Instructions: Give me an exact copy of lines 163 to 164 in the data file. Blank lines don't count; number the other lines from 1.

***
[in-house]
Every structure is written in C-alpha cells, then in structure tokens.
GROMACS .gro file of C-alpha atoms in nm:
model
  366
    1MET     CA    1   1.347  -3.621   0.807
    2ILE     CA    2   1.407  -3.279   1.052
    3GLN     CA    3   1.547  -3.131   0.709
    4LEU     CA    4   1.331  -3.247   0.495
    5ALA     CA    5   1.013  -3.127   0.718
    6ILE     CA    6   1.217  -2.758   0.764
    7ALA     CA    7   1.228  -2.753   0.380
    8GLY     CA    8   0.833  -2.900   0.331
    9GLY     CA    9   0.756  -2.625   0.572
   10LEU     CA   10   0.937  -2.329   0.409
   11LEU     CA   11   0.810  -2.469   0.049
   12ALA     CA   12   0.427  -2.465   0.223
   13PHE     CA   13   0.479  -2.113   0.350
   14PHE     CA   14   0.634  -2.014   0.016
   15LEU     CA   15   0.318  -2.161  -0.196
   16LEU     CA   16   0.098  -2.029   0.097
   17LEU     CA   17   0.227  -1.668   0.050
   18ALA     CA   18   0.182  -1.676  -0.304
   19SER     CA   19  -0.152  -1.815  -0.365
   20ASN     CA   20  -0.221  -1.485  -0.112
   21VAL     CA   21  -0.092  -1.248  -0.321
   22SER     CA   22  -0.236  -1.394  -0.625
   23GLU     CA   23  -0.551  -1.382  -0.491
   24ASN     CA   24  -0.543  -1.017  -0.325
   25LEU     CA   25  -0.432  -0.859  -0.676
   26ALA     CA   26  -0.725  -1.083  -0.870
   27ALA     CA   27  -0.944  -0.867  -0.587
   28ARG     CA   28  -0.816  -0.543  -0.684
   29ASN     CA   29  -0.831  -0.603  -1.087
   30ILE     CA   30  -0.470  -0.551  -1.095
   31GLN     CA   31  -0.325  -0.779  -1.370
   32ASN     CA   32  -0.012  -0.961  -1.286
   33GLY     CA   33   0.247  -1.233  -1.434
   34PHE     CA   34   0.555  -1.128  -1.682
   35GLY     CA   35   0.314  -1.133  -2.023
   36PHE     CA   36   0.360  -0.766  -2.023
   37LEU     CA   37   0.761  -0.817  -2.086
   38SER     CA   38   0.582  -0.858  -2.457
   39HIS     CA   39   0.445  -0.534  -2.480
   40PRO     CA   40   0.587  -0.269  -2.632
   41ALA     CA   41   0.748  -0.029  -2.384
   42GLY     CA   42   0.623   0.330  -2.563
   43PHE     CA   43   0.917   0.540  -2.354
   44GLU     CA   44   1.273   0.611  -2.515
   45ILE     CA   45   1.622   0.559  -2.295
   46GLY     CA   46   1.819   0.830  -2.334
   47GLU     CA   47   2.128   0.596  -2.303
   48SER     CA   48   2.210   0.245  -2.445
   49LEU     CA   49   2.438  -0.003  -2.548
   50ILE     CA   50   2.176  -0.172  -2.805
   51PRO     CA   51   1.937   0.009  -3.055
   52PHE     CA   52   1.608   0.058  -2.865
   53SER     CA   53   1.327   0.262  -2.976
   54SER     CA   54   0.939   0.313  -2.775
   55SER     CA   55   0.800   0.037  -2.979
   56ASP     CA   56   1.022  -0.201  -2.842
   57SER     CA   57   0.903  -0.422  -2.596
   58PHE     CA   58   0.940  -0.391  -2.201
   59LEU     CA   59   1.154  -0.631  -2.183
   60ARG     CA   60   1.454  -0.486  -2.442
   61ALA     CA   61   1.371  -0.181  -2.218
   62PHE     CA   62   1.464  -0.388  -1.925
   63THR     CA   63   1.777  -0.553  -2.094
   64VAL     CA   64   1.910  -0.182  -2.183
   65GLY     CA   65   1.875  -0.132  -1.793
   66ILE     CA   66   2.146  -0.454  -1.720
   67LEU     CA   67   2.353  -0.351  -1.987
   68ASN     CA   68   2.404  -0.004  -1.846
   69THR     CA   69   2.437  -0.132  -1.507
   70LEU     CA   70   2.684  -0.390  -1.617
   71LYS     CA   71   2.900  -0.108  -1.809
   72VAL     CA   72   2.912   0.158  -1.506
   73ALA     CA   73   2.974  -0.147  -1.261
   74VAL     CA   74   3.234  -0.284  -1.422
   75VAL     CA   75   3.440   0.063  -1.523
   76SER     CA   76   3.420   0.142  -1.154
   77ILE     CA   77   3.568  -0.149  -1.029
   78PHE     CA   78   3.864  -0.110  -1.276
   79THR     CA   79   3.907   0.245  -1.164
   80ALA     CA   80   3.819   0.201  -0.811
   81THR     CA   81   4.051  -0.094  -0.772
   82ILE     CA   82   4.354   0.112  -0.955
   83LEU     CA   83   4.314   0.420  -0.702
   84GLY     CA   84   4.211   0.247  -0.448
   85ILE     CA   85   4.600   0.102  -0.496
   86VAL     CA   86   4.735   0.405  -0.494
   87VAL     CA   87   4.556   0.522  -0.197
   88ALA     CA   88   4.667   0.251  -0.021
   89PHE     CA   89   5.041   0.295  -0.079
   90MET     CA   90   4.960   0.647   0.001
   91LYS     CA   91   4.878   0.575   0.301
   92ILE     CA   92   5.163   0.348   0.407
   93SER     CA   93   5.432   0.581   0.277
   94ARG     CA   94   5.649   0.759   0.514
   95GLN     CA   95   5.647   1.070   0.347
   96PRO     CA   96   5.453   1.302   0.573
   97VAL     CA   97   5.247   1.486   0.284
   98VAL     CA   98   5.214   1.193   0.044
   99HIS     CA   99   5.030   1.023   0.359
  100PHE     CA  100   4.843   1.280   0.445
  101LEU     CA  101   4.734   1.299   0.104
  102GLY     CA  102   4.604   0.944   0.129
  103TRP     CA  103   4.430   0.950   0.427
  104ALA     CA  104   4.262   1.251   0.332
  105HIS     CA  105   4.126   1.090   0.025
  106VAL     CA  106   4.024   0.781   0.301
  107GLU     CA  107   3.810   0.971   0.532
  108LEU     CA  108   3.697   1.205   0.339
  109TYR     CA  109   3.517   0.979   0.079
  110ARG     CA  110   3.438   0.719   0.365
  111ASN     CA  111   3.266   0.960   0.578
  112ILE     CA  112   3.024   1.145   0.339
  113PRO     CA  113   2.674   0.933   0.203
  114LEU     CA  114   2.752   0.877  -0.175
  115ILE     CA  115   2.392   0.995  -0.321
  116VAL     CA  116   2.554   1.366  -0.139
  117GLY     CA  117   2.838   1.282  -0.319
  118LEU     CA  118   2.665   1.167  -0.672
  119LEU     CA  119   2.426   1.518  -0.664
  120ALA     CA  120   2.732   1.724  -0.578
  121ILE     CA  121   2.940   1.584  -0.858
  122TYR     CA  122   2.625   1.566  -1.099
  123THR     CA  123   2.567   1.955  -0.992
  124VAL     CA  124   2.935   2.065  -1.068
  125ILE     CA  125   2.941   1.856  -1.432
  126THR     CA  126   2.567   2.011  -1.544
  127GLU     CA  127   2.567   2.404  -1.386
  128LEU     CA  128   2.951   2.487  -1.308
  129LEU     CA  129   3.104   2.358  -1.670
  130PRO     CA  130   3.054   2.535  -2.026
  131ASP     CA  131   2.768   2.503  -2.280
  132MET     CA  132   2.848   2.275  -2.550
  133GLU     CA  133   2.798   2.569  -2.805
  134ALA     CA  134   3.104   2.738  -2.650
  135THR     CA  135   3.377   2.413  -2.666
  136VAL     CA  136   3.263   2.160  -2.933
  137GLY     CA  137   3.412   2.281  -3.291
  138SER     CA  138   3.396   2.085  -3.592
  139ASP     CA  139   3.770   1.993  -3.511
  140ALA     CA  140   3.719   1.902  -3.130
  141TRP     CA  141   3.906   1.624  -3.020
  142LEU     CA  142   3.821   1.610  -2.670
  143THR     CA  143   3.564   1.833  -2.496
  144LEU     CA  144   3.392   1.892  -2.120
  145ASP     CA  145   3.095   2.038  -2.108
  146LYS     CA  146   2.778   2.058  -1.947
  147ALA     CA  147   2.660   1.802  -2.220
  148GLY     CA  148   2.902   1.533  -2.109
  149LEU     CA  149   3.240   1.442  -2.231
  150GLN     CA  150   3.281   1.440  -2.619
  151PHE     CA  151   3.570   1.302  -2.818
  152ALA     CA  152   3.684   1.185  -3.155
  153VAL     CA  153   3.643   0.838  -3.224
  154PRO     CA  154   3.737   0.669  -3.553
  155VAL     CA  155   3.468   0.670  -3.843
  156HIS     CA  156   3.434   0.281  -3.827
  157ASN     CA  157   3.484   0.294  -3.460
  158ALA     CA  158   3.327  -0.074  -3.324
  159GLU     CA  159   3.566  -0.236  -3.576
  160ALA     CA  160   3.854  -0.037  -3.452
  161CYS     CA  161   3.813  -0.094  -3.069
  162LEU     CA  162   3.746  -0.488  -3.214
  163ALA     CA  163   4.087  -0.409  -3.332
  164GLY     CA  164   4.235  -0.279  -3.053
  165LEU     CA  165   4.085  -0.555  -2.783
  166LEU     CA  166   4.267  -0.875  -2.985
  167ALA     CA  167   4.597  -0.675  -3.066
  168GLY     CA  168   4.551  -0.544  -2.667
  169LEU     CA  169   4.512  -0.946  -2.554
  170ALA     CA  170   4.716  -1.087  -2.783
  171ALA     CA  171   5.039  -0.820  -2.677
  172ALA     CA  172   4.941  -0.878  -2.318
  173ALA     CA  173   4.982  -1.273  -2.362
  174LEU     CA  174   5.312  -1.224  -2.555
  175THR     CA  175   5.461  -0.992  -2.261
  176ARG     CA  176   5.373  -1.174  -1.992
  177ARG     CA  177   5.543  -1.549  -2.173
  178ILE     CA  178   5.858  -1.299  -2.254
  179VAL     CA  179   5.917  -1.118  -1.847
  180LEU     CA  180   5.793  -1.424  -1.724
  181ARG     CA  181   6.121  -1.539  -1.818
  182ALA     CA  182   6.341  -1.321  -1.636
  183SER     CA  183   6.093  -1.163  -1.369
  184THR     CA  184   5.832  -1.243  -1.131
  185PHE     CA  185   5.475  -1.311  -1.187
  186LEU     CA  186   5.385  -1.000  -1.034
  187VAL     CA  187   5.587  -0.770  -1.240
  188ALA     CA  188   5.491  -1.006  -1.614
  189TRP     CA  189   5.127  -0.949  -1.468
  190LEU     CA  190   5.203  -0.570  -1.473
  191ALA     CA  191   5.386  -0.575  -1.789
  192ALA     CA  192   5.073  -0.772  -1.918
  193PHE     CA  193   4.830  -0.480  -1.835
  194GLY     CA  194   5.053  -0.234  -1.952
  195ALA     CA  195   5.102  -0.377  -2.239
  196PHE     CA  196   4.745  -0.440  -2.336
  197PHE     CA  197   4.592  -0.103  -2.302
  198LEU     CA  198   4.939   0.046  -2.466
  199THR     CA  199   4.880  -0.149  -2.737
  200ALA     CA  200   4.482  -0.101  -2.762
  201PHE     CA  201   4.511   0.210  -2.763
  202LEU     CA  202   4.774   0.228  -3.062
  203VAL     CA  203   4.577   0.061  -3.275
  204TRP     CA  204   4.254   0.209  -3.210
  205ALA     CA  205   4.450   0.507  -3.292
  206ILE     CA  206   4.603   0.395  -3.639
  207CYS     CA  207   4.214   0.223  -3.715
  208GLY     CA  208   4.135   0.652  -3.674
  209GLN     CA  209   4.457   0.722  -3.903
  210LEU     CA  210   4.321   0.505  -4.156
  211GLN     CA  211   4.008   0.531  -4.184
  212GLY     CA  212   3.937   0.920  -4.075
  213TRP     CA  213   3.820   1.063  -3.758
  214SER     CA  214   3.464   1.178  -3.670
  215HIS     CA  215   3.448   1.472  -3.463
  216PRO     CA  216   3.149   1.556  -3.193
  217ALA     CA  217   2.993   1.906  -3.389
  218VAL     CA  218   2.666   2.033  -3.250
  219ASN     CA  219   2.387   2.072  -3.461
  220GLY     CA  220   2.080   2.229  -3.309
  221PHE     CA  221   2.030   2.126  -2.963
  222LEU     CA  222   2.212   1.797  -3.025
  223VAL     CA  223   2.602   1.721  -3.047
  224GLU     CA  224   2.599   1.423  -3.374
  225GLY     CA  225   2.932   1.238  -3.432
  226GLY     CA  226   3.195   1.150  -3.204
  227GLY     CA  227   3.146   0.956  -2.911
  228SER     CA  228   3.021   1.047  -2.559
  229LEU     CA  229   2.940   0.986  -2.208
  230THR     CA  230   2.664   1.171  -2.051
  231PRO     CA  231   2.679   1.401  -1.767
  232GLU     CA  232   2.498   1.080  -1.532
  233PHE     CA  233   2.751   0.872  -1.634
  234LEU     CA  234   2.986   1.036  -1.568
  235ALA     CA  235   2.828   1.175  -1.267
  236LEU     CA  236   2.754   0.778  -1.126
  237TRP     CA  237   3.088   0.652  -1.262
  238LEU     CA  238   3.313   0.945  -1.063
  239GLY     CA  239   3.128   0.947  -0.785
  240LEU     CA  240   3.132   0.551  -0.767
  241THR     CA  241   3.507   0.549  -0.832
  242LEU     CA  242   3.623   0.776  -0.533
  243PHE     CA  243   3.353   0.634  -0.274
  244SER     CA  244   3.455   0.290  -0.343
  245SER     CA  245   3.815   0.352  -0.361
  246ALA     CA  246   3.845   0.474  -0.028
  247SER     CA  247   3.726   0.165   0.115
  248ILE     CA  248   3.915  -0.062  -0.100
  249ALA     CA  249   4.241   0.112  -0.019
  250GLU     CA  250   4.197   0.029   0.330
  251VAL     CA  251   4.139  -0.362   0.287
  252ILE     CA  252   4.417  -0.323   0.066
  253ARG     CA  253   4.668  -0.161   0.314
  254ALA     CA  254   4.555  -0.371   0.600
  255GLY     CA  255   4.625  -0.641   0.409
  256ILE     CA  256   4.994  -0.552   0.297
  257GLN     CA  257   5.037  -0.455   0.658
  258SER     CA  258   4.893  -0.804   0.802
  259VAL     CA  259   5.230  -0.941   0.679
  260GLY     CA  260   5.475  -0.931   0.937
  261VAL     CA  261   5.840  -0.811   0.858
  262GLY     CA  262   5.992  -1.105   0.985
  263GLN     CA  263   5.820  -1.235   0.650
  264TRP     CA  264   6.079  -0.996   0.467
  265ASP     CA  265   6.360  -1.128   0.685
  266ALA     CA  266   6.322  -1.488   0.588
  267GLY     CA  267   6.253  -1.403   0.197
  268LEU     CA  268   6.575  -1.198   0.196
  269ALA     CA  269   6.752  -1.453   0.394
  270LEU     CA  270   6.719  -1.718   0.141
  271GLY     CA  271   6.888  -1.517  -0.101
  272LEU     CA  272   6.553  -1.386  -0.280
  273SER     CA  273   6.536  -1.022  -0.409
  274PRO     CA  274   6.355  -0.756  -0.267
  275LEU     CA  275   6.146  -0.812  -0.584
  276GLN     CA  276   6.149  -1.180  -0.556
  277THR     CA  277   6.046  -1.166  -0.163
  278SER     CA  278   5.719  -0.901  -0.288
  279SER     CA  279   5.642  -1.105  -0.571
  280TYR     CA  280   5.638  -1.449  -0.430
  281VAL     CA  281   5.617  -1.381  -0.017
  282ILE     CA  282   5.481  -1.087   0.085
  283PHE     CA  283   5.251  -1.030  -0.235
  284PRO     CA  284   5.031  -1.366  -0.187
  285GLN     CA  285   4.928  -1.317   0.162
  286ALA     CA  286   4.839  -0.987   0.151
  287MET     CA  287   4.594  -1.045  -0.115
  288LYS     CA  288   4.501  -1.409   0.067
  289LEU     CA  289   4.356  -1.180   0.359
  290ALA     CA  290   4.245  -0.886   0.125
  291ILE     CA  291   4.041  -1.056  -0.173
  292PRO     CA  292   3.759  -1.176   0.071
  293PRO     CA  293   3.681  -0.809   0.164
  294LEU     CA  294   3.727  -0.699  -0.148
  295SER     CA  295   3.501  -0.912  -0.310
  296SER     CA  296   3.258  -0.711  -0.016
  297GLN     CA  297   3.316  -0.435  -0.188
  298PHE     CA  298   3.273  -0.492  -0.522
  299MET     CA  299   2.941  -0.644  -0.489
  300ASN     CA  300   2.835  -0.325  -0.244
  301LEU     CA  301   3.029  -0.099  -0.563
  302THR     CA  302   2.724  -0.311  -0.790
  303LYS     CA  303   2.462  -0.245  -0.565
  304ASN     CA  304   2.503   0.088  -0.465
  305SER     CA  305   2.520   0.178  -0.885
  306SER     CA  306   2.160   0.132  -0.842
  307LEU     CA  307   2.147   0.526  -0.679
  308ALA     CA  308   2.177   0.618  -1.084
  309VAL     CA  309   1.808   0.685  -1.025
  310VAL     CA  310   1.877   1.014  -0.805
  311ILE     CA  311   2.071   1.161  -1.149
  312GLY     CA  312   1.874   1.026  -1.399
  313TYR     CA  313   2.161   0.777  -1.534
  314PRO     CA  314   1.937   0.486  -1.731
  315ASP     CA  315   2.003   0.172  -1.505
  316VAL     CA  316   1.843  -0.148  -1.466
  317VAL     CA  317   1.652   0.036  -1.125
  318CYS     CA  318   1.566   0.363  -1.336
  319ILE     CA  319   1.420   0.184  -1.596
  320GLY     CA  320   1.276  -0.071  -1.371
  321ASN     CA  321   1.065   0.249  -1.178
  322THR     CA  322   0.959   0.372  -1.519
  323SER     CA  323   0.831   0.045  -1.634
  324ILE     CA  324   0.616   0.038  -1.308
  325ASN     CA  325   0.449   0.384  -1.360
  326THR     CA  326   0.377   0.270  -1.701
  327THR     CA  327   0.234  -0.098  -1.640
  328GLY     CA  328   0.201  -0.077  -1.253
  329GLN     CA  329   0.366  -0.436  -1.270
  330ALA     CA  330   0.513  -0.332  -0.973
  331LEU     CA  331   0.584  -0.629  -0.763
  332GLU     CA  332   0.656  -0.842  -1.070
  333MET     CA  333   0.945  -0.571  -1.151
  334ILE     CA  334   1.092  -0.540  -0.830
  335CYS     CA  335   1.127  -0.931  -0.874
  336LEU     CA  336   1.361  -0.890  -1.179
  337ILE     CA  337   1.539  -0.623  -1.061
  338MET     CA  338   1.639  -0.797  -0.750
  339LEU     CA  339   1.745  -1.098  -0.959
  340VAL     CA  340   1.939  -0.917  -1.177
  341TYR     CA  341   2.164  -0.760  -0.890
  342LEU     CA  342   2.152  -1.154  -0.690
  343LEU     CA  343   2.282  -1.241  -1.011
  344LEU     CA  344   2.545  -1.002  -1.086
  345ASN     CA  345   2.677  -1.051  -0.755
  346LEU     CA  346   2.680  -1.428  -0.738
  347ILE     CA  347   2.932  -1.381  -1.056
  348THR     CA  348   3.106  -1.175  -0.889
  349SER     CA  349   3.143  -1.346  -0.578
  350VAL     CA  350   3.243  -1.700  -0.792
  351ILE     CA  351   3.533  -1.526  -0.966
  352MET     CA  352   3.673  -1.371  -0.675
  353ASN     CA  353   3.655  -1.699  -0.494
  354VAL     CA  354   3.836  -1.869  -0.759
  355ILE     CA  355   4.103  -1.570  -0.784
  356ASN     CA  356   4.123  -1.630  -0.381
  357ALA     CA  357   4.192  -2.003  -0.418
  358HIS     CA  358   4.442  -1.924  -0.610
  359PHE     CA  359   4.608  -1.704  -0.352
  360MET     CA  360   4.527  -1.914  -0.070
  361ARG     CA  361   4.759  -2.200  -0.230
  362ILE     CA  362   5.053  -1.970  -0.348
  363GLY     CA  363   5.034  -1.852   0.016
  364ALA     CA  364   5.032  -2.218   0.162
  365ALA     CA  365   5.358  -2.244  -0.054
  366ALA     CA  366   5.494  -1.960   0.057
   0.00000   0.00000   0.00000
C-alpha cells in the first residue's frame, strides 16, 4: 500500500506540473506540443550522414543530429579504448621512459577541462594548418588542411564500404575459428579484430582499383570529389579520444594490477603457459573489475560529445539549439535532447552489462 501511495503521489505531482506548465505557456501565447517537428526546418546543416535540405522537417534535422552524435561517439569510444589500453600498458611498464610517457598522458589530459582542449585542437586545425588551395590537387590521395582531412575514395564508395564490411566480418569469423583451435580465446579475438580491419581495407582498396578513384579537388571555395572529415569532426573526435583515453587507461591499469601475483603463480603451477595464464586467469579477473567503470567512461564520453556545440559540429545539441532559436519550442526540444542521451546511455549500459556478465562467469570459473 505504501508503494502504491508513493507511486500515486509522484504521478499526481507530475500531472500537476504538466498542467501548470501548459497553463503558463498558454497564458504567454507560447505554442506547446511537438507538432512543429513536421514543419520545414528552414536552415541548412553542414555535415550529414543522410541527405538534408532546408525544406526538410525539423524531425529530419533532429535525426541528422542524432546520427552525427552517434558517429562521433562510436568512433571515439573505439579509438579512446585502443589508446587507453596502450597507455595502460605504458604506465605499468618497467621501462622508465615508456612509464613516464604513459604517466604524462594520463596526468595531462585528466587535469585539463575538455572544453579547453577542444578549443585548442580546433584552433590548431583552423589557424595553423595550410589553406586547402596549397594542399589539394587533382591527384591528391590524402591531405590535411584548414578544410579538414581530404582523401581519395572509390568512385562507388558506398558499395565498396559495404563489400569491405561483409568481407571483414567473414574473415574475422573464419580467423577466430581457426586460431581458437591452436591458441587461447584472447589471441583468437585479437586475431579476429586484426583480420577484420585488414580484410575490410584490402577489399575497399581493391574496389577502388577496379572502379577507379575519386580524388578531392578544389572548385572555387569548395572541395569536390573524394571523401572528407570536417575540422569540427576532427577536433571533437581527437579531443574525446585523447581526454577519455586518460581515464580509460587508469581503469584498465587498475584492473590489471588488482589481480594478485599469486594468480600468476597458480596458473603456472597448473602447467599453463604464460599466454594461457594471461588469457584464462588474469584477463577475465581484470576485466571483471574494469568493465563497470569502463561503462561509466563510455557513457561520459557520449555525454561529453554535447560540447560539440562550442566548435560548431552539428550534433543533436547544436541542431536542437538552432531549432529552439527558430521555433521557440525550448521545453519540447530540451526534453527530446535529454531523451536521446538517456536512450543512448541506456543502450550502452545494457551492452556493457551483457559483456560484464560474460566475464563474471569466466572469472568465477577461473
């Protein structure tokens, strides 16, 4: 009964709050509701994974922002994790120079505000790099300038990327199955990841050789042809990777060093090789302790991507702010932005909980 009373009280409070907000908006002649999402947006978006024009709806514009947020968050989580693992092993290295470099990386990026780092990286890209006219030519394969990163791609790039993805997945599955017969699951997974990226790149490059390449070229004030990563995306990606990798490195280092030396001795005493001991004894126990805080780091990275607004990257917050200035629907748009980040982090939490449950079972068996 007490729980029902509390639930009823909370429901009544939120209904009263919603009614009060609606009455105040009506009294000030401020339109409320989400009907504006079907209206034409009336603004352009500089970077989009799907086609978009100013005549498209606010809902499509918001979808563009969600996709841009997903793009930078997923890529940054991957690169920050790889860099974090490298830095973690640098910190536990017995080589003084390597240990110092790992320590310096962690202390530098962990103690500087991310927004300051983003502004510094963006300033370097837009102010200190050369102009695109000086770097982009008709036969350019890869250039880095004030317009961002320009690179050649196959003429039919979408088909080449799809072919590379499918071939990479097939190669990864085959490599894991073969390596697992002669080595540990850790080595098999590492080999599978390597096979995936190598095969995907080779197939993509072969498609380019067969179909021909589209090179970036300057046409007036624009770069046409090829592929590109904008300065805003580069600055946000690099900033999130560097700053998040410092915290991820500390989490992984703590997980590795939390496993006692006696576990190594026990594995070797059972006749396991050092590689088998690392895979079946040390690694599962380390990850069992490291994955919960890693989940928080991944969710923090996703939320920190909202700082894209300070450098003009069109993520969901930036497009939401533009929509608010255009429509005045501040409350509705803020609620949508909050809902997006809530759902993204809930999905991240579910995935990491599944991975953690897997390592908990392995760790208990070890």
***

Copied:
  158ALA     CA  158   3.327  -0.074  -3.324
  159GLU     CA  159   3.566  -0.236  -3.576